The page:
I think I'm going to stop apologizing for writing this late, and just say that posts will likely show up around noon (central time) from now on. With so many things going on, it only makes sense to work things in when I can, right?
Charles sent a video last night. It's a live-streamed recording by CourtneyOccupy, from yesterday. Elaine Brown speaks with Occupy at their OO GA. Charles recommends starting at the 27 minute mark. (Thank you Charles! You're an amazing help, and you always send the most interesting things!)
Here's that link:
-- HSBC Holdings Plc has given Occupiers two weeks to respond to their lawsuit, which requests permission to evict them from their nine-month Occupation. Occupy-style protests have spread throughout many diverse Asian communities, including Seoul, Taipei, and Tokyo. In this case, Occupiers were asked to leave of their own accord on May 29 in order for the bank to hold "community events," but did not do so. It seems they do not plan on leaving this time, either.
-- Occupy LA was brutally attacked by police at the Art Walk for simply chalking on the sidewalk, an act being called "defacing public property" by police. Videos have been released showing a man holding a skateboard who is shot with a "non-lethal" round, then being pushed to the sidewalk. Occupy LA says the man was kicked by police, and that his face was smashed into the pavement. This article provides two of the videos and says they don't see the proof of a kick or brutality. Judge for yourself by clicking the link.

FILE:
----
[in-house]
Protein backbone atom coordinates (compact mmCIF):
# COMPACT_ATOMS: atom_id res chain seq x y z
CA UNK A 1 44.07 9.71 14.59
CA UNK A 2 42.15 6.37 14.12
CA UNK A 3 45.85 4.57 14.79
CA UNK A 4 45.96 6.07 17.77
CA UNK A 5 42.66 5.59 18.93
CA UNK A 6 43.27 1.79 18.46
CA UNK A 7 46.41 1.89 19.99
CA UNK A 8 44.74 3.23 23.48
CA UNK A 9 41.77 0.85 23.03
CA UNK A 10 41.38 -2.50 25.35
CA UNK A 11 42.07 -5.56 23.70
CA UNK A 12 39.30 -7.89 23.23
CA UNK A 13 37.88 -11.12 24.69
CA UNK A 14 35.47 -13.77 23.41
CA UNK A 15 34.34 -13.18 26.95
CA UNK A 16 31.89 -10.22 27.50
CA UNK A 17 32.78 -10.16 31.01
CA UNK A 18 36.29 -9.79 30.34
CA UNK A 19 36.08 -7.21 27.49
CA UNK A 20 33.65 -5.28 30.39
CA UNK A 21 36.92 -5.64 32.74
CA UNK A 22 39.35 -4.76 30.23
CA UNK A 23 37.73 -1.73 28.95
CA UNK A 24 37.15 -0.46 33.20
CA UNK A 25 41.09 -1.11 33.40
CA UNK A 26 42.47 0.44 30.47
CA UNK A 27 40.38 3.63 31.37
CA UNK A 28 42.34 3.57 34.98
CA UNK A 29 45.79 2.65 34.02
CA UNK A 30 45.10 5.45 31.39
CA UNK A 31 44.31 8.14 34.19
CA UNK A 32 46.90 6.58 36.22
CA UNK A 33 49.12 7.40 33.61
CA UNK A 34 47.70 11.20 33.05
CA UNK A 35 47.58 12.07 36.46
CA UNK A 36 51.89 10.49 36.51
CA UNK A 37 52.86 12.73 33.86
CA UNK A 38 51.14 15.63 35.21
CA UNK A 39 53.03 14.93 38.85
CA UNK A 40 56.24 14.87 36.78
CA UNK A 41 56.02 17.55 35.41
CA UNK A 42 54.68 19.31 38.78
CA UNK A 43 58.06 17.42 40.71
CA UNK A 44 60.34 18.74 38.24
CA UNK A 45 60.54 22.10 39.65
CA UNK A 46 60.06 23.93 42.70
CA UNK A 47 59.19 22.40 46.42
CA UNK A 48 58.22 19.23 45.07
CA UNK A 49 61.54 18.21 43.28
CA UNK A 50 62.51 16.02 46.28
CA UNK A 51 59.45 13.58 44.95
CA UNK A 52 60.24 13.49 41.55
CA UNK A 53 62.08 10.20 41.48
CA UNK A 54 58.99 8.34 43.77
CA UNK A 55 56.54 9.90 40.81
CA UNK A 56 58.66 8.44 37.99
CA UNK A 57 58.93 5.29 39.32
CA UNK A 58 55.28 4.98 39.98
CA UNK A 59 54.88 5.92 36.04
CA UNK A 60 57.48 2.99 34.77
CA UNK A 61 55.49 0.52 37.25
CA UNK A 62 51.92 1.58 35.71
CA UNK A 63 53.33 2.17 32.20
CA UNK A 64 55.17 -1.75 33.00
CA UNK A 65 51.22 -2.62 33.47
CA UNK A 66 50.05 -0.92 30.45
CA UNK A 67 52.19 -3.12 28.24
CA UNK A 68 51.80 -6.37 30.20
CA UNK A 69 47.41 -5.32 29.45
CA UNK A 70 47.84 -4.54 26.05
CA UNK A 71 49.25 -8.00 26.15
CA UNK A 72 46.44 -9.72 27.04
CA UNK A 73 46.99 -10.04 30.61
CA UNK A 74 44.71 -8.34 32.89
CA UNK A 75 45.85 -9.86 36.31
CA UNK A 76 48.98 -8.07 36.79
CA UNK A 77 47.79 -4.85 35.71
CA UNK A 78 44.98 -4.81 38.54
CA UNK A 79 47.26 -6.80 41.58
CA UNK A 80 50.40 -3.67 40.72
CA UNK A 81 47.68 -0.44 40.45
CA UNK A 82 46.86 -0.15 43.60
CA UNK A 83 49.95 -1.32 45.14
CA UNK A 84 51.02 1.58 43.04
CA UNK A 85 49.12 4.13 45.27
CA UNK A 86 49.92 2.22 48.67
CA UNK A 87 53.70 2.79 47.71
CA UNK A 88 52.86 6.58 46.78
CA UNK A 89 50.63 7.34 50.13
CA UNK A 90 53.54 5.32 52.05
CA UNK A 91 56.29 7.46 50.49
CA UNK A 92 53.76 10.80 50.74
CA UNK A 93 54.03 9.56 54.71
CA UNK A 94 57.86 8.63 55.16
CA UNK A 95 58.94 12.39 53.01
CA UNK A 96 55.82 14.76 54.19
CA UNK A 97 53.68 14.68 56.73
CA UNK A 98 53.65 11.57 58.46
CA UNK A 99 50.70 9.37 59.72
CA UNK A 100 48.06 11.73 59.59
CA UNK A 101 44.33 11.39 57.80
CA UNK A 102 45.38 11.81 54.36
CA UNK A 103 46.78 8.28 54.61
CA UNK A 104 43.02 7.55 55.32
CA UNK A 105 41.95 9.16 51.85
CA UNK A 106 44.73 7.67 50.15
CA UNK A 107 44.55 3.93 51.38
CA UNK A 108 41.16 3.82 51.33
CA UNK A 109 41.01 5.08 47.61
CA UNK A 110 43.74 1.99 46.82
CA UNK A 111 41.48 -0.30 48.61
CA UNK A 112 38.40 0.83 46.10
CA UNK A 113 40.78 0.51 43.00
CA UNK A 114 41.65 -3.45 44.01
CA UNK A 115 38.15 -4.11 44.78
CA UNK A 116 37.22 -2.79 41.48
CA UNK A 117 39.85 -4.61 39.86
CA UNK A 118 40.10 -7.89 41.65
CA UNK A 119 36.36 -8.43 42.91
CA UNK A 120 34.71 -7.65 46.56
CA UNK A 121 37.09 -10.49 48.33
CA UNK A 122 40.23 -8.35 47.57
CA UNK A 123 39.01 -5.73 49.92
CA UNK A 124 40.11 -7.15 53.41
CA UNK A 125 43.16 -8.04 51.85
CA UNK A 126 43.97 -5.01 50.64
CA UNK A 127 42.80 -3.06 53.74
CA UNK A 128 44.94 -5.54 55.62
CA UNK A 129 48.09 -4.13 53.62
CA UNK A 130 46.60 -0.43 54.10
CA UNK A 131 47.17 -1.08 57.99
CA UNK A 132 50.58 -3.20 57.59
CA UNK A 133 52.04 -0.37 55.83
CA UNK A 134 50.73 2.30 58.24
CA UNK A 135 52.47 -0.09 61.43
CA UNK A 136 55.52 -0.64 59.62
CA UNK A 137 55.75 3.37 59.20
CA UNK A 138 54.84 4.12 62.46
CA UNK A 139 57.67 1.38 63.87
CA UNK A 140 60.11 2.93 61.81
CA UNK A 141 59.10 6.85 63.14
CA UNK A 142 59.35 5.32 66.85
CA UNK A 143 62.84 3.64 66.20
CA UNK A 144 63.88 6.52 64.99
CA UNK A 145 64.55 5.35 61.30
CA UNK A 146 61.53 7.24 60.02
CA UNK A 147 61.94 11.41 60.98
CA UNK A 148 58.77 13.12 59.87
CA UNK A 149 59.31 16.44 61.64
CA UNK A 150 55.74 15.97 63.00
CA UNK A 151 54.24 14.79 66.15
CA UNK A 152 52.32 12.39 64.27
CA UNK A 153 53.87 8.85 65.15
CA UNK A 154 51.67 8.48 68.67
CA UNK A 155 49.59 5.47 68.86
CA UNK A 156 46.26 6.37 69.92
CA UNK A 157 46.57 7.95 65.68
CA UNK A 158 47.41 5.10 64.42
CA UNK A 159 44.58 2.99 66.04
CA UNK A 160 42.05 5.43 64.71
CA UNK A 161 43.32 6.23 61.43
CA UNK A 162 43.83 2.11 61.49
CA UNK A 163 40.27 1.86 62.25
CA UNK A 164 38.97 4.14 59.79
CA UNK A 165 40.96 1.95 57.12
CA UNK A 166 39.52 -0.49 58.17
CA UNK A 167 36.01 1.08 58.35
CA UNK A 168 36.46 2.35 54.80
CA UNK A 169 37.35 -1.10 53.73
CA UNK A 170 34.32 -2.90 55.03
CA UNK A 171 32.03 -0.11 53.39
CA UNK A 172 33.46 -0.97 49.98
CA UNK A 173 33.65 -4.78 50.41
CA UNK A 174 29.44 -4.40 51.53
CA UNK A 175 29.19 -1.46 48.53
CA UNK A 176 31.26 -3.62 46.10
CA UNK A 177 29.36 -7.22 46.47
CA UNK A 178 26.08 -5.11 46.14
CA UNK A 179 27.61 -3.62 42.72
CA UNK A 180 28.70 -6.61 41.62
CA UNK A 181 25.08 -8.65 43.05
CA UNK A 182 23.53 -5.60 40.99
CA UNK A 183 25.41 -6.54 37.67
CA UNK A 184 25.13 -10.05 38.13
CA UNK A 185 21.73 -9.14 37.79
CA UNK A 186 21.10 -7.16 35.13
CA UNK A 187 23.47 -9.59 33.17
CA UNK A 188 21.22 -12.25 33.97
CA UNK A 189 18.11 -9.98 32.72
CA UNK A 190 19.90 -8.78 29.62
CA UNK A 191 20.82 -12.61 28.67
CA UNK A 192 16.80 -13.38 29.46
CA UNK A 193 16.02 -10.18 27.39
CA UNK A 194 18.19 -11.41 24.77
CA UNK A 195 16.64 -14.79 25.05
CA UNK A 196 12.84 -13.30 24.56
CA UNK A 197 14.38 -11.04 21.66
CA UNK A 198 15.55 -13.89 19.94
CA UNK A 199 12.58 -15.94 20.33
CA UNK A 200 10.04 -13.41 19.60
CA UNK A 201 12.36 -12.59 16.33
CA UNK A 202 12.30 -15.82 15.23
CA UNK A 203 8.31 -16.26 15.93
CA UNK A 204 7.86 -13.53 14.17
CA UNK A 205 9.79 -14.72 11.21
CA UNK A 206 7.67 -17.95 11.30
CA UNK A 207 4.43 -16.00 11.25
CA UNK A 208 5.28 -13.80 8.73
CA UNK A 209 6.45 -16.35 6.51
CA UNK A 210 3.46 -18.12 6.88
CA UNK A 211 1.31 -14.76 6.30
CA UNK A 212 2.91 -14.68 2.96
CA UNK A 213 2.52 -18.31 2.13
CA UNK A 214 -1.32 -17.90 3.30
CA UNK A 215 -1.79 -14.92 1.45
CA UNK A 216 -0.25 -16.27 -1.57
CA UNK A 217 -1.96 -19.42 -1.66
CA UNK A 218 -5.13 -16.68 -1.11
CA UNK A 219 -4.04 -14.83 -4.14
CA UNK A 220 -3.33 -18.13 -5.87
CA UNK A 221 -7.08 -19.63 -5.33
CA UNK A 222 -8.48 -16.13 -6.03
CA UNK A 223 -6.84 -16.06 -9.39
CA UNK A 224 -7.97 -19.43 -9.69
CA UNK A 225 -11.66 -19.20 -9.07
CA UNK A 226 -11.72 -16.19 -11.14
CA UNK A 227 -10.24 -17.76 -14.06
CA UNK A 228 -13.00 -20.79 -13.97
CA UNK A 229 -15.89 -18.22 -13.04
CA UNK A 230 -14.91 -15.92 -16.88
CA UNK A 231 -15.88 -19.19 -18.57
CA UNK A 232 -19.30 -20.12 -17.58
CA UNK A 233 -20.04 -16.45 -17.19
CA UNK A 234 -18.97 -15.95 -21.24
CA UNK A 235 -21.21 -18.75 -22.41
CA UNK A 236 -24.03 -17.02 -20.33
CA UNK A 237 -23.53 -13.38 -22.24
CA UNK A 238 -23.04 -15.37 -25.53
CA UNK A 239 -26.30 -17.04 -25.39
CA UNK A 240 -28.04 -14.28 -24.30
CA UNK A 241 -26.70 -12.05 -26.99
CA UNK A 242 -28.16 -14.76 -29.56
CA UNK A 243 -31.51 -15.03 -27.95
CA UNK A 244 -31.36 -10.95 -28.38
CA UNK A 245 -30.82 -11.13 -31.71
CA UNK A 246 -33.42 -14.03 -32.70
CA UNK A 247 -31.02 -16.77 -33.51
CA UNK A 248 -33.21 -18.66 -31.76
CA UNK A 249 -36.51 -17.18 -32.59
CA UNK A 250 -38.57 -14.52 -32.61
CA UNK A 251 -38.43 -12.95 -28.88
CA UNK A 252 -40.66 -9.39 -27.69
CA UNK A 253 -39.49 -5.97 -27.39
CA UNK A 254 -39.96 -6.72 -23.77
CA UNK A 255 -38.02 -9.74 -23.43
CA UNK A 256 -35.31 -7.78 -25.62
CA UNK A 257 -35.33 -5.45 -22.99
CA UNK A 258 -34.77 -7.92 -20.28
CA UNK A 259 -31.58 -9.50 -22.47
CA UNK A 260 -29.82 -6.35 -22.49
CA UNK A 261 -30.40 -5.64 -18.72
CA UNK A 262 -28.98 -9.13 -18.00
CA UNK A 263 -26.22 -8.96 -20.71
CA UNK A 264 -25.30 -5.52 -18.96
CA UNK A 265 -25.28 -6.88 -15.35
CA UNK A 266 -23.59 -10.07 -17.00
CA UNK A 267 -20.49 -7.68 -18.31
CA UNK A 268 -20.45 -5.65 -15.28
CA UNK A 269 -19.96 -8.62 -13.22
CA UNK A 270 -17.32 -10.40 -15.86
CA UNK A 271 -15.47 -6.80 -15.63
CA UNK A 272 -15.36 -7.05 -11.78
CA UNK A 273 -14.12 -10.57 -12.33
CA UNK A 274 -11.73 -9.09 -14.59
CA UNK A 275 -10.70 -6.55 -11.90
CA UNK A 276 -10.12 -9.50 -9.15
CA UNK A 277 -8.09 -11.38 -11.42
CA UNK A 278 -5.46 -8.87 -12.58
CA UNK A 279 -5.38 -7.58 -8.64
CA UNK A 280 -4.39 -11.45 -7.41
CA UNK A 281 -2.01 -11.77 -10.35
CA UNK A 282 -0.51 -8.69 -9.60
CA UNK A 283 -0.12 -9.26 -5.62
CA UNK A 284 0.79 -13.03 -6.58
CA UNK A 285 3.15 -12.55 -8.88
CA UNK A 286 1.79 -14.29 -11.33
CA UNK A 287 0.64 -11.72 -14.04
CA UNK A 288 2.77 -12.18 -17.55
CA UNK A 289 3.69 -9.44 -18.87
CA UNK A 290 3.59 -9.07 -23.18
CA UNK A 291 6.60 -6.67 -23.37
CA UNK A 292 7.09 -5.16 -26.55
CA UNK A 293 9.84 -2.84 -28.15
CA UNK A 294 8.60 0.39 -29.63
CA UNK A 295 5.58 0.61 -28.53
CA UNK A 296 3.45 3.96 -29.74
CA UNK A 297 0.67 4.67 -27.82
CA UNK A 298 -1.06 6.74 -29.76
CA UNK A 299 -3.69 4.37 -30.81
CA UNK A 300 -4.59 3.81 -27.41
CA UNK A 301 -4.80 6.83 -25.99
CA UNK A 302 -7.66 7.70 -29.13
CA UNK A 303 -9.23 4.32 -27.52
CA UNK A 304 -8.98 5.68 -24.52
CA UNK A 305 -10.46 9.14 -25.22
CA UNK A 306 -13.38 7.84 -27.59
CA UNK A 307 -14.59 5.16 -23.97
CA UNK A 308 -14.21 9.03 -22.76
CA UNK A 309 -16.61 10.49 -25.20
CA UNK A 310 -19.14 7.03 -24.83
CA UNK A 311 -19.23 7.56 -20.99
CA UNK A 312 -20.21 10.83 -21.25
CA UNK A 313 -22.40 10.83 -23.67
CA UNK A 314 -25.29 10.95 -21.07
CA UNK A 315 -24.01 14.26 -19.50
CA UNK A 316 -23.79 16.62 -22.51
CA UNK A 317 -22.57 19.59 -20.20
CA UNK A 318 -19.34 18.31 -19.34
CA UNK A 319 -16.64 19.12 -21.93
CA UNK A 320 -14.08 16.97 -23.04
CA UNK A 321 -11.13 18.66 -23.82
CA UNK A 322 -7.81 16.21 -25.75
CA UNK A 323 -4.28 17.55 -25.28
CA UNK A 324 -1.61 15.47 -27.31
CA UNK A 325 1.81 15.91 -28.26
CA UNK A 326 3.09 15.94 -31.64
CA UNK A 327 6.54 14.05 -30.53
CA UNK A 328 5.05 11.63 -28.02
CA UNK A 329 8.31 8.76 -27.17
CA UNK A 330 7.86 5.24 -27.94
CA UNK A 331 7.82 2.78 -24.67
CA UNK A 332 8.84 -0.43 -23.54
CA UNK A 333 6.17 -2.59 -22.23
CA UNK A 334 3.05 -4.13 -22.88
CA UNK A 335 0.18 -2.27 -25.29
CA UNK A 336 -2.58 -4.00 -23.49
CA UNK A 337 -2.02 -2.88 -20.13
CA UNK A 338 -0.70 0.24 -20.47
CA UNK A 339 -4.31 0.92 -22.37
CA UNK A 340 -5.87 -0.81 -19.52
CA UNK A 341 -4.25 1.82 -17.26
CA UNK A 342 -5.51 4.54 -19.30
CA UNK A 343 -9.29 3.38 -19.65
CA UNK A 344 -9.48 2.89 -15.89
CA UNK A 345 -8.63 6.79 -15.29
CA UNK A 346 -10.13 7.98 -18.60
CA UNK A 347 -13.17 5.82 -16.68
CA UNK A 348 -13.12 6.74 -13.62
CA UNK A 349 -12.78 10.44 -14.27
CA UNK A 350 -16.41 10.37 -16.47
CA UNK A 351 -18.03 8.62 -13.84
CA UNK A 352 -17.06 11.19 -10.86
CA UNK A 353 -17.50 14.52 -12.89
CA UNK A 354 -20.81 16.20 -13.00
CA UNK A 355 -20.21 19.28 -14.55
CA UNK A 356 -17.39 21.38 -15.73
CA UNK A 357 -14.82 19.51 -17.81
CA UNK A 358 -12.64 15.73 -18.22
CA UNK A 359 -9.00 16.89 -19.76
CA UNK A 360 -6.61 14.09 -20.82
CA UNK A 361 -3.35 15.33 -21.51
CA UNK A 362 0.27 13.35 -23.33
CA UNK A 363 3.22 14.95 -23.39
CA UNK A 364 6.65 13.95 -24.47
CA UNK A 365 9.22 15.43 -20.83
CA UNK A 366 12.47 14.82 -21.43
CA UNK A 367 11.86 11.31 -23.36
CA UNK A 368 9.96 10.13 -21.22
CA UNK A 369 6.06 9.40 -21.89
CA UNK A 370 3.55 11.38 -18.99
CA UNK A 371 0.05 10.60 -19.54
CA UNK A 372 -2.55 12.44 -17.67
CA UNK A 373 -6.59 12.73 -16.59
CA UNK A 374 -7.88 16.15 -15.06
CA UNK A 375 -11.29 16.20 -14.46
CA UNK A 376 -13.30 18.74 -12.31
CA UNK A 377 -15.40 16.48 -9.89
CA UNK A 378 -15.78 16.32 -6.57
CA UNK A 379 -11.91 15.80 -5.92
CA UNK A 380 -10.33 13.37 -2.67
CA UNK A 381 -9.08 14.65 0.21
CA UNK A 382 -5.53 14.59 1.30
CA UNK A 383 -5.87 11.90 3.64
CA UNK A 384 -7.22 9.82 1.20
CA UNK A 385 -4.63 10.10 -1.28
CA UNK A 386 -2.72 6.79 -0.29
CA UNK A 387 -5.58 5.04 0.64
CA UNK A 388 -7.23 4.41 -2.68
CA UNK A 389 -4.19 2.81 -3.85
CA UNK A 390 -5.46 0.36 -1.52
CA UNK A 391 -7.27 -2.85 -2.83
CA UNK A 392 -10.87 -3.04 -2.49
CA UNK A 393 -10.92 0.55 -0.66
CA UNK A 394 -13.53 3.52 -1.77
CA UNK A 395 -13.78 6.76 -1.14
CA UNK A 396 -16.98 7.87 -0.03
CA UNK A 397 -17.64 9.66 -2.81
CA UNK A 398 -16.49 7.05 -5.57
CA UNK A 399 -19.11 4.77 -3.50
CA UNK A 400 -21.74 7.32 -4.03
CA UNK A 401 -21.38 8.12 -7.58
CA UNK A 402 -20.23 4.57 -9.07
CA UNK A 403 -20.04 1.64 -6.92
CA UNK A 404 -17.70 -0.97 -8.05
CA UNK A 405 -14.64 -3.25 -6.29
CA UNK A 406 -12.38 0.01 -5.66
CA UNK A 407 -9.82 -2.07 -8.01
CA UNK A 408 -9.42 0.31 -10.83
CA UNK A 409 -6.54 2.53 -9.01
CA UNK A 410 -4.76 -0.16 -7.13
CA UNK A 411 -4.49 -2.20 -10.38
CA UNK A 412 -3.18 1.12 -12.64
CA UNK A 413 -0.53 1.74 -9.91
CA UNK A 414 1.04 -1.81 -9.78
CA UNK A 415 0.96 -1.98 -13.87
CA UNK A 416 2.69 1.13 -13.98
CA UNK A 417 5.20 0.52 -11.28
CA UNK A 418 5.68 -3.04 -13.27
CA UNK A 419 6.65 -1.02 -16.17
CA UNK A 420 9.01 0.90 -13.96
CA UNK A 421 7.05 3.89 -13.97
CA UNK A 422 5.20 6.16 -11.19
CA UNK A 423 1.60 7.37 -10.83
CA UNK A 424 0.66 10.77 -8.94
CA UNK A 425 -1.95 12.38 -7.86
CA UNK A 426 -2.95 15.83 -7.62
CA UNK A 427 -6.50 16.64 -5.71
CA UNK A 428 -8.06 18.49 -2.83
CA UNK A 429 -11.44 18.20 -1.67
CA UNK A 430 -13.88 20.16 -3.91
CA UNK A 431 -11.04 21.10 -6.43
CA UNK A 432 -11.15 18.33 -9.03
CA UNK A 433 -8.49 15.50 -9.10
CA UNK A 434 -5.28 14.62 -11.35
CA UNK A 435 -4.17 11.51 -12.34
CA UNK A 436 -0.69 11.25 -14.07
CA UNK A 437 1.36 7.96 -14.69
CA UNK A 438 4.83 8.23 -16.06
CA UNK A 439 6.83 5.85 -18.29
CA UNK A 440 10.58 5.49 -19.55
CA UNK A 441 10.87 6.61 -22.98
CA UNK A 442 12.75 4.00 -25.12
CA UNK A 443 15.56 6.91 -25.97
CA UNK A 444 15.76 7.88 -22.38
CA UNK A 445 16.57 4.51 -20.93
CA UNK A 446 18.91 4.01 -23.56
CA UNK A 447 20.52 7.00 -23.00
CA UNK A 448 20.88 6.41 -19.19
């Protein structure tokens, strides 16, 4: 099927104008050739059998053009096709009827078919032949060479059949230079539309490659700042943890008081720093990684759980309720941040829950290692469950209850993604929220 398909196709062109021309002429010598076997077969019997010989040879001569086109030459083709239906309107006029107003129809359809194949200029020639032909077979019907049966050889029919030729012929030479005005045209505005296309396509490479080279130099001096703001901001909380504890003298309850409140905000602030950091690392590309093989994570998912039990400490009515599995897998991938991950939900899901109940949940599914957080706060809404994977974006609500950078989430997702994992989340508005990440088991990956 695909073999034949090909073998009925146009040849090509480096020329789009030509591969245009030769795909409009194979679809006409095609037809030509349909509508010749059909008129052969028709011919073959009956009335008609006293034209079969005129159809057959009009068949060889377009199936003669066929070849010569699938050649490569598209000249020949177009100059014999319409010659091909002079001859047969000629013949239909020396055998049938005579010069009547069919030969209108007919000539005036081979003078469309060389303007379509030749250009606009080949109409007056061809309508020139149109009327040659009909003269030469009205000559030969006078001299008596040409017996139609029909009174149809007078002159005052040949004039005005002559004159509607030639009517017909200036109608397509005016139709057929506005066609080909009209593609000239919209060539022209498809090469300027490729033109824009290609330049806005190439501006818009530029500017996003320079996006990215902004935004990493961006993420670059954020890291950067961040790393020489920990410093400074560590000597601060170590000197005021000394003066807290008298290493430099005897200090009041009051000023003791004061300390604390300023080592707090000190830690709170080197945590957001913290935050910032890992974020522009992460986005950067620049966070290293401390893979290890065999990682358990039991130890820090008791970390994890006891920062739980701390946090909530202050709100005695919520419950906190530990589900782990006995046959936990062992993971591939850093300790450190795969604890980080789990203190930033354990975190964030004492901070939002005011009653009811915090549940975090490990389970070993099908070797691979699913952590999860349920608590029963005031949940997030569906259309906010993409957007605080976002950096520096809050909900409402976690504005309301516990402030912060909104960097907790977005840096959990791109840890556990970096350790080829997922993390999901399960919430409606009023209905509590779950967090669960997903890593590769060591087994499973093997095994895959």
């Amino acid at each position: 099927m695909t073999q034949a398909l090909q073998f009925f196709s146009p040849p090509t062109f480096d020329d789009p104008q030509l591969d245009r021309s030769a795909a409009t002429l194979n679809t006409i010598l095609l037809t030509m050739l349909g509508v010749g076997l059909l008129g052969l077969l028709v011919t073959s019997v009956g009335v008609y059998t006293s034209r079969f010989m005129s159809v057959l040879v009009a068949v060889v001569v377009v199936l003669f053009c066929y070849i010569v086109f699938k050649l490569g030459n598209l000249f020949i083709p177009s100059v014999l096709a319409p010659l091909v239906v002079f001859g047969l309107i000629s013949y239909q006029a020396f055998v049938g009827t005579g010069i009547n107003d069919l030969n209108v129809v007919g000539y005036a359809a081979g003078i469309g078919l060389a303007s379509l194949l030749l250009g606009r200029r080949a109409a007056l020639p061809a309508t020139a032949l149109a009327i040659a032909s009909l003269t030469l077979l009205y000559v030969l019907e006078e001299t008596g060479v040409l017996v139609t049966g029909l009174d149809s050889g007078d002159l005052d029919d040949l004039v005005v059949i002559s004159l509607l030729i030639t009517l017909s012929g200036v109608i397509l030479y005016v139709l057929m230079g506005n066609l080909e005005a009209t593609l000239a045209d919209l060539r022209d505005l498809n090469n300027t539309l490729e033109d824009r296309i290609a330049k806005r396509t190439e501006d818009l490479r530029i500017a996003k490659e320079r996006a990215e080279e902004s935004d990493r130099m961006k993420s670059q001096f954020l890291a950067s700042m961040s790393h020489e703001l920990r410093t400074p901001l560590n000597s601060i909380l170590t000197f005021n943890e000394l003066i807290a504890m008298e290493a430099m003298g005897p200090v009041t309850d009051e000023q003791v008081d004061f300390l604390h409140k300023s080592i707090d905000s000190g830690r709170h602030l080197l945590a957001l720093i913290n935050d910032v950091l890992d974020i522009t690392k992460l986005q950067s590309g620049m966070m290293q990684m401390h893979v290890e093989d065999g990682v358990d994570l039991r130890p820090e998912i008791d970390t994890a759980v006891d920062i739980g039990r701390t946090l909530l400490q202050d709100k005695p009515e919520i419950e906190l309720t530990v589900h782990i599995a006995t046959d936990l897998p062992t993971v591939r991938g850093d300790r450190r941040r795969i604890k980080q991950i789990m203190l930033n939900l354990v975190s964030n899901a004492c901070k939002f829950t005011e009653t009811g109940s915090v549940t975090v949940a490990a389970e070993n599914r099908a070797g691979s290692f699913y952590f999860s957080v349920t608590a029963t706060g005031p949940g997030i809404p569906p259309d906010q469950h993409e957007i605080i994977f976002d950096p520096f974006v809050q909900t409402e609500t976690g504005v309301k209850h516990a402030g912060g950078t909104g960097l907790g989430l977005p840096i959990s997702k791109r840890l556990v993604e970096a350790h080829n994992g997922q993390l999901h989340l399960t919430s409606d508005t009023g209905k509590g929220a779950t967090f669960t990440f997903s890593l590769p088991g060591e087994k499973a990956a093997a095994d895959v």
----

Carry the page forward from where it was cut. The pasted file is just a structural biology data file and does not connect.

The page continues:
-- Occupy London wants people to know about LIBOR, and they're sick of everyone downplaying the importance of one of the biggest bank scandals in history. One of Britain's major banks, Barclays, was apparently heavily involved in the scheme. They also sponsor bike panels throughout the city. In an effort to get the news out to the busy citizens, Occupiers have taken to stickering the bikes with information about LIBOR. While it may seem small, the bikes are seen by thousands of people every day, giving a big audience to a small response.
-- In Chicago, teachers cannot strike unless more than 75% of the union votes to do so, thanks to a law passed by Mayor Rahm Emanuel. Last month, 90% of teachers voted for that strike, with less than 2% voting against it. These teachers could be the first step in re-invigorating the American Labor Movement. How? This article from The Guardian UK gives all the details, including how surprised legislators were to see that teachers aren't always pushovers.
To contact me, email firstname.lastname@example.org. Thanks for reading, everyone. You make it all worthwhile.